Had Grandma reduced, restricted and advocated abstaining from the good tasting and nutrient dense foods that God created for man to eat and enjoy in the ways our "professionals" have today, she would not have had the energy, wisdom or wit to feed and nourish so many diverse groups of hungry people. In fact, she would have been at the clinic undergoing tests to determine why she was feeling so poorly, as are the majority of Americans today who have fallen for the propaganda promoted by the food companies. 

Well, I shall pay no heed to those reductions and restrictions. I shall eat food, whole food and nothing but the food, with God's help. And I shall "re-revise" the un-wise revisions of each recipe from my Like Grandma Used To Make cookbook that I prepare in my kitchen. After all, this cookbook was written to "preserve the legacy of old-fashioned cooking". That quite simply cannot be done without throwing all those silly revisions to the wind!    


Tuesday, February 10, 2015

Crock Pot Peppered Beef Stew

By far, this is the best "beef stew' I have ever had the delight of savoring. And it is so very nourishing! With each bite you will find yourself involuntarily, yet vocally approving with "yums" and "ahs", etc.

A few days before I made this stew, I cooked a large pot of beef bone stock (4 cups of which went into this stew). After straining out the liquid goodness into freezer containers, I put the containers in the refrigerator overnight so that the fat would rise to the top and congeal, which I could then remove to use for cooking later on.

Interesting thing about good stock - it is full of gelatin which is one of the most densely nutritious things on the planet. This gelatin is what makes Jello gel (now that does not mean that I am endorsing Jello as a good food to eat. Unfortunately, it is bombarded with highly processed and chemical ingredients that are not at all good for the human body).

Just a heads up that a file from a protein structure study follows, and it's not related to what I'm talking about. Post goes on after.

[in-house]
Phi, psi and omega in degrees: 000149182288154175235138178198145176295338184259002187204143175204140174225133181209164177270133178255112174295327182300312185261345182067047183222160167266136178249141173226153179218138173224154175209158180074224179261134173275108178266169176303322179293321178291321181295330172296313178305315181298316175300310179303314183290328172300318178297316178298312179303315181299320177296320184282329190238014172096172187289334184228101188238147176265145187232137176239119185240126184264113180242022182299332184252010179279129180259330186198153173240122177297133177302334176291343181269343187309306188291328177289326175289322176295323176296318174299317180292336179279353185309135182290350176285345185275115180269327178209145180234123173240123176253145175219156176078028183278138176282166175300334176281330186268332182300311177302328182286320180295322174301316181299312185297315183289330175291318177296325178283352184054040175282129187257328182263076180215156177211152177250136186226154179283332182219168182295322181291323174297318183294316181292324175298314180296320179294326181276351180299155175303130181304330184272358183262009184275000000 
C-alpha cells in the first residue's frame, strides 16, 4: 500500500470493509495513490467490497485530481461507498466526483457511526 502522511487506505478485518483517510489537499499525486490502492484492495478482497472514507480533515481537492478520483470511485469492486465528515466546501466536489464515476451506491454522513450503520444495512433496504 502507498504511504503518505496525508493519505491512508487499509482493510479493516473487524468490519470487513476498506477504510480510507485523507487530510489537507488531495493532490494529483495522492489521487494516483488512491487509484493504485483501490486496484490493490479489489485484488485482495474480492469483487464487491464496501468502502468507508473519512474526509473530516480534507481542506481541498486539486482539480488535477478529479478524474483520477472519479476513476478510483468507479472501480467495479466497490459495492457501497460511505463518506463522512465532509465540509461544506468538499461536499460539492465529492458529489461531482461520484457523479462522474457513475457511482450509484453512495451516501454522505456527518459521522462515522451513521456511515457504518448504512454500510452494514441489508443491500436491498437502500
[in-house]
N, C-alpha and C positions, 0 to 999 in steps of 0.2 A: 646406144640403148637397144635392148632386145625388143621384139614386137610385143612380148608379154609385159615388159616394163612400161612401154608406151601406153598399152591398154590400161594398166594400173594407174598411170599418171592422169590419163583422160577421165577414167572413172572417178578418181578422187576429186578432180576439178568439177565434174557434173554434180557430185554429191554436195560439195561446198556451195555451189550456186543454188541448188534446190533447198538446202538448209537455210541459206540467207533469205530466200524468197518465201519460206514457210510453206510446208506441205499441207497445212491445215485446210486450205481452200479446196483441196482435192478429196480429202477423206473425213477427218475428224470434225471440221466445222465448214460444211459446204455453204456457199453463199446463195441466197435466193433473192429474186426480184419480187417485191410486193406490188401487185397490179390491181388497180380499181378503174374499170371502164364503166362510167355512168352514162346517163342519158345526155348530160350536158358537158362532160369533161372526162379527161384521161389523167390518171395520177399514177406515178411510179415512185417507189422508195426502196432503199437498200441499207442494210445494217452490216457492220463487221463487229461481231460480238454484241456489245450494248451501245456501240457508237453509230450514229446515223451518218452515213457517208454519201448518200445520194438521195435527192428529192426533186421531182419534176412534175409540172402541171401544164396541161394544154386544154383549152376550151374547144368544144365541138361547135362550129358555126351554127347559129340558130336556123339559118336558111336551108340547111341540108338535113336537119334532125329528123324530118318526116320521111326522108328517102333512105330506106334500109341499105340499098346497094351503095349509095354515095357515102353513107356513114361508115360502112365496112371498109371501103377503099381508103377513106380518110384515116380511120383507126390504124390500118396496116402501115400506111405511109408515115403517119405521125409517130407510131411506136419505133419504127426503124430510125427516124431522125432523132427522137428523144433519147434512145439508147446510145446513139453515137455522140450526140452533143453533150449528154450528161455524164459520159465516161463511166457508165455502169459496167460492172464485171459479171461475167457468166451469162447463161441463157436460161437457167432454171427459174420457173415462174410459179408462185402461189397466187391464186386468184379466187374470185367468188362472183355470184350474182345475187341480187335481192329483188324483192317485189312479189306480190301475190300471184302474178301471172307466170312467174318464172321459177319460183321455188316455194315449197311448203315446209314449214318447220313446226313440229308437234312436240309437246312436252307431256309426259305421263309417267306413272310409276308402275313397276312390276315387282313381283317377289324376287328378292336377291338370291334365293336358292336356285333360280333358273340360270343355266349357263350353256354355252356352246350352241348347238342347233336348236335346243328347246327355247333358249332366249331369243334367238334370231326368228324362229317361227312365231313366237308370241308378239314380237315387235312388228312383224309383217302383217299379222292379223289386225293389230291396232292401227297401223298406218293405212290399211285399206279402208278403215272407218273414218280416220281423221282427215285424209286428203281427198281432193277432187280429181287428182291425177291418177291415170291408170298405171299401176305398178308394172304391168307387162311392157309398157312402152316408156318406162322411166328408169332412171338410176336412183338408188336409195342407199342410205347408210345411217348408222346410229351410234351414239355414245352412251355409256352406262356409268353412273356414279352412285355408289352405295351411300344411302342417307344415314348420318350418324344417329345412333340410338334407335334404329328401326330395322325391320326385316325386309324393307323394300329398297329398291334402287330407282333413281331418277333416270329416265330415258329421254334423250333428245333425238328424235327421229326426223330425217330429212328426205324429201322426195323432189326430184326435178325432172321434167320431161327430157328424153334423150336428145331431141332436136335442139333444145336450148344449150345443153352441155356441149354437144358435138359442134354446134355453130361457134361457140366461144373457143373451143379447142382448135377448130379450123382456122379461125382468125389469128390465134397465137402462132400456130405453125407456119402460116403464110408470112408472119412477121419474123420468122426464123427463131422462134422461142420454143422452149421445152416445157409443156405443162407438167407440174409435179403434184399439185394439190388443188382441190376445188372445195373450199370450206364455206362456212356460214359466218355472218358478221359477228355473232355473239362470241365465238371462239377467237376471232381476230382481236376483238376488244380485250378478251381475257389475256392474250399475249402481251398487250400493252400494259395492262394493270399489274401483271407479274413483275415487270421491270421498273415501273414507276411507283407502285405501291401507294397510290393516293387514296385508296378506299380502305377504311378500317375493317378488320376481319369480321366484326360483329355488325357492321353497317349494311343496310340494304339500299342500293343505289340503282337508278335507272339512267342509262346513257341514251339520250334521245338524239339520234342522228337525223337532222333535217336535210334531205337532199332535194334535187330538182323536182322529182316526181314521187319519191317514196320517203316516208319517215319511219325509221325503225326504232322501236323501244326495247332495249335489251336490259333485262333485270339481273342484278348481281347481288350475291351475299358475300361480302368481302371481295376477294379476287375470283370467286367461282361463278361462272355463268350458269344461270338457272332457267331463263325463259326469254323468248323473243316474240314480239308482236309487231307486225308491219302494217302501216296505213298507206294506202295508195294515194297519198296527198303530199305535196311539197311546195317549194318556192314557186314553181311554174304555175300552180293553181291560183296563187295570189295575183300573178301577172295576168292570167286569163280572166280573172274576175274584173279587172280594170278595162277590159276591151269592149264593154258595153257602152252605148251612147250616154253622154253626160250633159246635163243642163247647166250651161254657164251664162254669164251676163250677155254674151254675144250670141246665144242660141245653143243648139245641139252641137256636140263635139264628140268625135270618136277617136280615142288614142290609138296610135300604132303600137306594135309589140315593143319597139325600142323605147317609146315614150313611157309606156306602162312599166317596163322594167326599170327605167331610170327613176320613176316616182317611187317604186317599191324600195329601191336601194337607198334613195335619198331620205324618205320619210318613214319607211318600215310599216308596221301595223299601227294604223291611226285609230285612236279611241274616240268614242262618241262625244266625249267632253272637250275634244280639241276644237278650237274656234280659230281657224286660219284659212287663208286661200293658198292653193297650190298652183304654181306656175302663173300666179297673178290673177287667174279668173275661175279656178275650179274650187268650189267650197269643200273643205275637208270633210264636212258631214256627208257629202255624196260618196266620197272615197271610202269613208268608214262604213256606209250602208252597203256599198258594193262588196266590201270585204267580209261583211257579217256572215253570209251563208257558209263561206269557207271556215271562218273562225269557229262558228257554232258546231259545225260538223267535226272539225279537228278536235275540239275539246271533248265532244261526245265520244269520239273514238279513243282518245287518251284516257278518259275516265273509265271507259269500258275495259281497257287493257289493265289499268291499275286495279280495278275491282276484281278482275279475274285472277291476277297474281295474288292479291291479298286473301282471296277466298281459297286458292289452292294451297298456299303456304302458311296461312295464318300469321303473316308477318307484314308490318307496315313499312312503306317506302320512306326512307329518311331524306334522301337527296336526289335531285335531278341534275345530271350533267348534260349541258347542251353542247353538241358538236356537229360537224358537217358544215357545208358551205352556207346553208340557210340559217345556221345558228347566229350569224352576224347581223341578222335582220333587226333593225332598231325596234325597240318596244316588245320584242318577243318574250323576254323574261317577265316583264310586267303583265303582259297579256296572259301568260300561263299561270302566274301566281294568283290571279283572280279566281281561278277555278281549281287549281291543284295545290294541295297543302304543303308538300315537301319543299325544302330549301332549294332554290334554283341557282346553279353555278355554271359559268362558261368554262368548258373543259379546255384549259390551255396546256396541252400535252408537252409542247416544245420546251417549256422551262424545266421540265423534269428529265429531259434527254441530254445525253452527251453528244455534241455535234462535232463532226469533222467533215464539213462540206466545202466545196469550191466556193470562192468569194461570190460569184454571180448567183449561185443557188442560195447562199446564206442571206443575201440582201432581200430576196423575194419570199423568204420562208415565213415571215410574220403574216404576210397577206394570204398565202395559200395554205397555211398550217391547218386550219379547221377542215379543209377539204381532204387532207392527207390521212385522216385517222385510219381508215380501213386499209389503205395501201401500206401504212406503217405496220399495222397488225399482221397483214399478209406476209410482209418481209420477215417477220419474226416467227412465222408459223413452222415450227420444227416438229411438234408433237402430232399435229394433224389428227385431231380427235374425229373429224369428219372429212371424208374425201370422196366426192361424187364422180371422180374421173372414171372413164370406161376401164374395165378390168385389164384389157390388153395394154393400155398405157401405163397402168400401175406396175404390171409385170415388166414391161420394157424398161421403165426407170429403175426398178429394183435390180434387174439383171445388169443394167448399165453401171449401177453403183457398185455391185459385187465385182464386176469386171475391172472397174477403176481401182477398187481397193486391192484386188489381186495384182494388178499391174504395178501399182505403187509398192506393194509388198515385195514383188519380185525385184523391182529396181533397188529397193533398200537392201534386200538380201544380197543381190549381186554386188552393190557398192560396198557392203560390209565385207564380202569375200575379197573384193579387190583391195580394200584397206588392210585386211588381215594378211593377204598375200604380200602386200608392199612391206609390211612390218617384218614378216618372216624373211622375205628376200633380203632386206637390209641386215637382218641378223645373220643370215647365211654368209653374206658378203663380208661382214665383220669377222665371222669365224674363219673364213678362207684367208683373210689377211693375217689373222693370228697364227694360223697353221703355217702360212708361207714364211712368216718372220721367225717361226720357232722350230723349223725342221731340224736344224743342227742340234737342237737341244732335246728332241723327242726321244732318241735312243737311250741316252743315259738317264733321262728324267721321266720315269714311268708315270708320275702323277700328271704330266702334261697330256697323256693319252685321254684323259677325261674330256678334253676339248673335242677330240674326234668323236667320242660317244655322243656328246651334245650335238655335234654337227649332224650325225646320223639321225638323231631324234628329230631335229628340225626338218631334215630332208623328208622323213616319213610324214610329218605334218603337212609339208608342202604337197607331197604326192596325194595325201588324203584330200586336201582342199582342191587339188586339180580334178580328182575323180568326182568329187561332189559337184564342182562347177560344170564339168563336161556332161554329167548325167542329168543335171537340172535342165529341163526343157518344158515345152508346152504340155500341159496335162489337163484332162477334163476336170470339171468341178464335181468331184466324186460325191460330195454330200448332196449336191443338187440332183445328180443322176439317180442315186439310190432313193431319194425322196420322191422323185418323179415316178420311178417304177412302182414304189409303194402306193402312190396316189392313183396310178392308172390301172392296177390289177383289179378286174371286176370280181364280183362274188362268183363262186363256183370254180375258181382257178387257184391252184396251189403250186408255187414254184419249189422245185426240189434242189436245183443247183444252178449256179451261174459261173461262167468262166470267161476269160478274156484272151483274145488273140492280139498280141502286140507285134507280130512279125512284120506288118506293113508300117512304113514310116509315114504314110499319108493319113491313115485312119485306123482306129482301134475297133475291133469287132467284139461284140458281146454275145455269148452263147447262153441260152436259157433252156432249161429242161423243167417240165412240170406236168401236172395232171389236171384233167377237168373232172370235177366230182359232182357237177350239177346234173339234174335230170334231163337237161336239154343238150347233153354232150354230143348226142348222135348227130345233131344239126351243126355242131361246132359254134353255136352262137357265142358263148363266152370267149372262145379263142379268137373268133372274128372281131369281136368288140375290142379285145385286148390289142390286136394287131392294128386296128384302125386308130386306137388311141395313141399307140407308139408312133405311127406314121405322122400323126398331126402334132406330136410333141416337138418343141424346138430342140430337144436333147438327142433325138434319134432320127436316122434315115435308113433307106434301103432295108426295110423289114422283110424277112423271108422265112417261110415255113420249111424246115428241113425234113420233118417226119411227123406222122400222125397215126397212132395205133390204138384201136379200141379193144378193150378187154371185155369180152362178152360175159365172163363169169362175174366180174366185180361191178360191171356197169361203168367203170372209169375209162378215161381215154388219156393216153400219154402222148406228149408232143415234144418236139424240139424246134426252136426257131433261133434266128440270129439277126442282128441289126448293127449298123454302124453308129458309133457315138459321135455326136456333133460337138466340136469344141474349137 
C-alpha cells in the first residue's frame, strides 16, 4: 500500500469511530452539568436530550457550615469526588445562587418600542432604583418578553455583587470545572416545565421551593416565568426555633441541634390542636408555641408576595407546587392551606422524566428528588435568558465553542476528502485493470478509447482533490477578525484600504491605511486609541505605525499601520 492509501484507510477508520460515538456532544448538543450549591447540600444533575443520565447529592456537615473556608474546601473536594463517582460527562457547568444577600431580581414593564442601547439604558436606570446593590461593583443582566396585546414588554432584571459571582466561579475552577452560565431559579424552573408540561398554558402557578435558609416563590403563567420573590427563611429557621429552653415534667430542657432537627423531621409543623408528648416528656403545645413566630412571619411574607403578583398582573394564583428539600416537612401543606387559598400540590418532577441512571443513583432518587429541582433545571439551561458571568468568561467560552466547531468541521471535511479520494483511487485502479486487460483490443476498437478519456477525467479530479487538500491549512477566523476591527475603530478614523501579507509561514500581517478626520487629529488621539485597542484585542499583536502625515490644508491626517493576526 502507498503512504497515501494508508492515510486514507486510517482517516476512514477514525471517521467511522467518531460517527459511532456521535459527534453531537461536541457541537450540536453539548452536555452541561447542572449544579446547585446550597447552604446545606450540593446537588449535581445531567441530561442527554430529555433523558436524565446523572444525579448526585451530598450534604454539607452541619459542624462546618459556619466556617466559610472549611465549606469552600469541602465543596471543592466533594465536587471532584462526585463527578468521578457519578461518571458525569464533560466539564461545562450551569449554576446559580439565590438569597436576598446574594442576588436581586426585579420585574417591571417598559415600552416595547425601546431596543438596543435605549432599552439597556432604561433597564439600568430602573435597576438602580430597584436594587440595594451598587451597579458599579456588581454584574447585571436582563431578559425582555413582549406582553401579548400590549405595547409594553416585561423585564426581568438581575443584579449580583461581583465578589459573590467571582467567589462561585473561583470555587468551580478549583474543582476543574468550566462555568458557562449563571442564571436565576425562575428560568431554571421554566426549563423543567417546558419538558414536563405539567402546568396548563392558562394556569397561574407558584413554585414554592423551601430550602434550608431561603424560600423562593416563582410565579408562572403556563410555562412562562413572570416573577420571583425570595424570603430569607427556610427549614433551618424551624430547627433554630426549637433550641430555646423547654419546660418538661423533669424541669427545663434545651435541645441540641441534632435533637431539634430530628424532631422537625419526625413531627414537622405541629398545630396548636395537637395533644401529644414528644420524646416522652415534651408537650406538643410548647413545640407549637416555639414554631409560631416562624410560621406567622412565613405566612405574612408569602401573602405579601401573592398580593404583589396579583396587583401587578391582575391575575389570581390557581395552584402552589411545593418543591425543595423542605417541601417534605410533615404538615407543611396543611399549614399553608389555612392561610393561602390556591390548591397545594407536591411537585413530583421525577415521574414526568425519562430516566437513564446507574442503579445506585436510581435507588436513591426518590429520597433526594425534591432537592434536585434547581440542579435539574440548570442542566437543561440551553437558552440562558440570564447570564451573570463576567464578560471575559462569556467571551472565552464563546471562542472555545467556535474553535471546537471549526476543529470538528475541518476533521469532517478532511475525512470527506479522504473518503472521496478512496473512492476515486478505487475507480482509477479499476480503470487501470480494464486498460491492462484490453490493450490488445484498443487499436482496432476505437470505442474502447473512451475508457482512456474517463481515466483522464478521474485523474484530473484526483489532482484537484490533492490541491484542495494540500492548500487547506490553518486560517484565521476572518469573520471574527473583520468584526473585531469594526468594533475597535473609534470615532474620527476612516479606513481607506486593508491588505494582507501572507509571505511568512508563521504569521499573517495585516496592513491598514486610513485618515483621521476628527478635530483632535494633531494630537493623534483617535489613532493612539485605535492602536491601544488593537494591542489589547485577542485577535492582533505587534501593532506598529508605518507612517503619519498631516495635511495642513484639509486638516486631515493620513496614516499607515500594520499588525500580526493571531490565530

Anyway, when I went to get a container of beef stock from the refrigerator, I was pleasantly surprised by what I saw upon opening the container. The stock was completely jelled and every bit as solid as any jello I've ever seen. So amazing that the gelatin changes the liquid to a shimmering, quivering mass of Jello-like goodness. It was fun to see it melt down when I added it to the crock pot.

Now for the recipe:

Crock Pot Peppered Beef Stew

1 (4-lb.) sirloin tip beef roast
3 T. arrowroot flour
2 T tallow, palm shortening or olive oil
1 medium-size red onion, thinly sliced
6 garlic cloves, minced
2 large potatoes (or 4 medium) potatoes, peeled and cut into 1" cubes
4 medium carrots, peeled and cut into 2" diagonal slices
3 stalks of celery, cut into 2' diagonal slices
4 cups beef bone stock (homemade is best, but purchased can be substituted)
2 T. balsamic vinegar
1 T. Dijon mustard
4 T. fresh parsley, chopped
4 T. fresh celery leaves, chopped
1 1/2 to 3 t. freshly ground pepper
1 T. salt
Toasted Sourdough Bread Bowls (optional)

Rinse pot roast and pat dry. Cut a 1-inch deep pocket in the shape of an "X" on top of roast. (Do not cut all the way through roast.) Dredge roast in arrowroot flour; shake off excess. 

Brown the roast in hot tallow or palm shortening in a Dutch oven over medium high heat 1 to 2 minutes on each side until lightly browned. 

Place roast in a six-quart slow cooker. Stuff cavity with sliced red onion and minced garlic; top roast with potatoes, carrots and celery. Pour beef stock, balsamic vinegar and mustard into slow cooker. Sprinkle with parsley, celery leaves, salt and pepper. Add bay leaves to liquid in slow cooker. 

Cover and cook on LOW 7-8 hours of until fork-temder. Shred roast using two forks. Serve with toasted bread bowls, if desired.

Makes 12 cups
Prep time: 25 minutes
Cook time: 8 hours